Case Studies

Nike: Caring About Supplier Relationships

 

“Fifteen years ago, Nike underwent intense scrutiny and brutal attacks for its global supply chain management policies and priorities. People across the world were burning Nike shoes instead of wearing them; customers were boycotting Nike products; and in 1998 the company’s earnings dropped by 69%.

 

So, what began fifteen years ago as Nike’s horror show of globalization has evolved today into the inspirational story of its transformation to a sustainable global enterprise. Nike is passionately committed to “build a sustainable business and create value for Nike and [its] stakeholders,” and not just its shareholders. Sustainability is no longer about risk management for Nike; it is about growth. Leaders and employees of the company recognize the interconnection between sustainability, brand enhancement, capital efficiency and profitability — Nike’s growth strategies are built on these four pillars. CEO and President Mark Parker is also greatly committed to “decoupling” Nike’s “profitable growth from constrained resources.”

(Dr. Aarti Sharma , “Swoosh and Sustainability: Nike's Emergence as a Global Sustainable Brand”, May 17, 2013.)

Costco: Caring About Employees and Customers

 

“Some Wall Street analysts assert that Mr. Sinegal is overly generous not only to Costco's customers but to its workers as well.”

“Costco's average pay, for example, is $17 an hour, 42 percent higher than its fiercest rival, Sam's Club. And Costco's health plan makes those at many other retailers look Scroogish. One analyst, Bill Dreher of Deutsche Bank, complained last year that at Costco "it's better to be an employee or a customer than a shareholder."

“Mr. Sinegal begs to differ. He rejects Wall Street's assumption that to succeed in discount retailing, companies must pay poorly and skimp on benefits, or must ratchet up prices to meet Wall Street's profit demands.”

“Good wages and benefits are why Costco has extremely low rates of turnover and theft by employees, he said. And Costco's customers, who are more affluent than other warehouse store shoppers, stay loyal because they like that low prices do not come at the workers' expense. "This is not altruistic," he said. "This is good business."

http://www.nytimes.com/2005/07/17/business/yourmoney/how-costco-became-the-antiwalmart.html

CVS: Caring About Customers

 

“CVS, the nation's second-largest pharmacy chain, said Wednesday it would stop selling all cigarettes and tobacco products nationwide by October, saying they have no place in a drugstore company that is trying to become more of a health-care provider.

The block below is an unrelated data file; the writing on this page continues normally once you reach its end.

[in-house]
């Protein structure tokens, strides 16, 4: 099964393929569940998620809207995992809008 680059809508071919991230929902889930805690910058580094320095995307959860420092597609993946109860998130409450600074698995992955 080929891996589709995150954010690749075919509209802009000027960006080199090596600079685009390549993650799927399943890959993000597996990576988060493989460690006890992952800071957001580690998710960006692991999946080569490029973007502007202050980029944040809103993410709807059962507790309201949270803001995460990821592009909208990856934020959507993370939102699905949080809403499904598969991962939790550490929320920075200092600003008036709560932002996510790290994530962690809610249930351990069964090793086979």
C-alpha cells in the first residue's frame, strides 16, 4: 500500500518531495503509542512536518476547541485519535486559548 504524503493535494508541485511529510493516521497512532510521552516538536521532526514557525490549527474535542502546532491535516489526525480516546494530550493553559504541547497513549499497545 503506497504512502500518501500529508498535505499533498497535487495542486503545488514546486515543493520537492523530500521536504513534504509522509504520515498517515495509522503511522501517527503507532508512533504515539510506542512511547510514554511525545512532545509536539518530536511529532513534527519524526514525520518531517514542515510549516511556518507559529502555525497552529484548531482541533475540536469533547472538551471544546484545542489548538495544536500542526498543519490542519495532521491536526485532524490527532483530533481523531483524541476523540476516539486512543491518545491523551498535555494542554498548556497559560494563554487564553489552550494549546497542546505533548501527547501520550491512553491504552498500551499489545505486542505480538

For CVS, the move will be costly. The drugstore chain estimates it will forgo $2 billion in annual revenue from tobacco and other sundries as a result. That hit on revenue will shave about six to nine cents a share off of operating earnings this year and about 17 cents annually from next year's earnings. ” (CVS to Stop Selling Cigarettes, Wall Street Journal, Feb. 5, 2014)

Southwest: Caring About Culture and Employees

 

“On Sept. 12, 2001, there were no commercial flights in the United States. It was uncertain when airlines would be permitted to start flying again—or how many customers would be on them. Airlines faced not only the tragedy of 9/11 but the fact that the economy was entering a recession. So almost immediately, all the U.S. airlines, save one, did what so many U.S. corporations are particularly skilled at doing: they began announcing tens of thousands of layoffs. Today the one airline that didn't cut staff, Southwest, still has never had an involuntary layoff in its almost 40-year history. It's now the largest domestic U.S. airline and has a market capitalization bigger than all its domestic competitors combined. As its former head of human resources once told me: "If people are your most important assets, why would you get rid of them?“ (Newsweek, 2/4/2010, “The Case Against Layoffs: They Often Backfire”)

Salesforce: Caring About Communities

 

“Defining a higher sense of purpose at Salesforce was very important to Marc Benioff, founder, Chairman and CEO of Salesforce. “Companies can do more than just make money, they can serve others,” says Benioff. "The business of business,” he continues, “is improving the state of the world."

“Salesforce solidified its organizational purpose by instituting what it refers to as the “1-1-1 Model.” The model utilizes Salesforce's technology, people, and resources to help improve communities around the world.”

“When a new employee joins Salesforce, the 1-1-1 Model is the highlight of orientation. Once they receive their computer, company messages, and so on, Salesforce sends the new cohort of recruits into the community. On an employee’s very first day, they go out and spend time doing something useful as a volunteer. It is an example of the company’s intent to walk the talk of its higher purpose.” (Salesforce CEO Marc Benioff Says The Business Of Business Is Improving The State Of The World, Dan Pontefract, Forbes, Jan 7, 2017.)

https://www.forbes.com/sites/danpontefract/2017/01/07/salesforce-ceo-marc-benioff-says-the-business-of-business-is-improving-the-state-of-the-world/ - 4e7467907eb0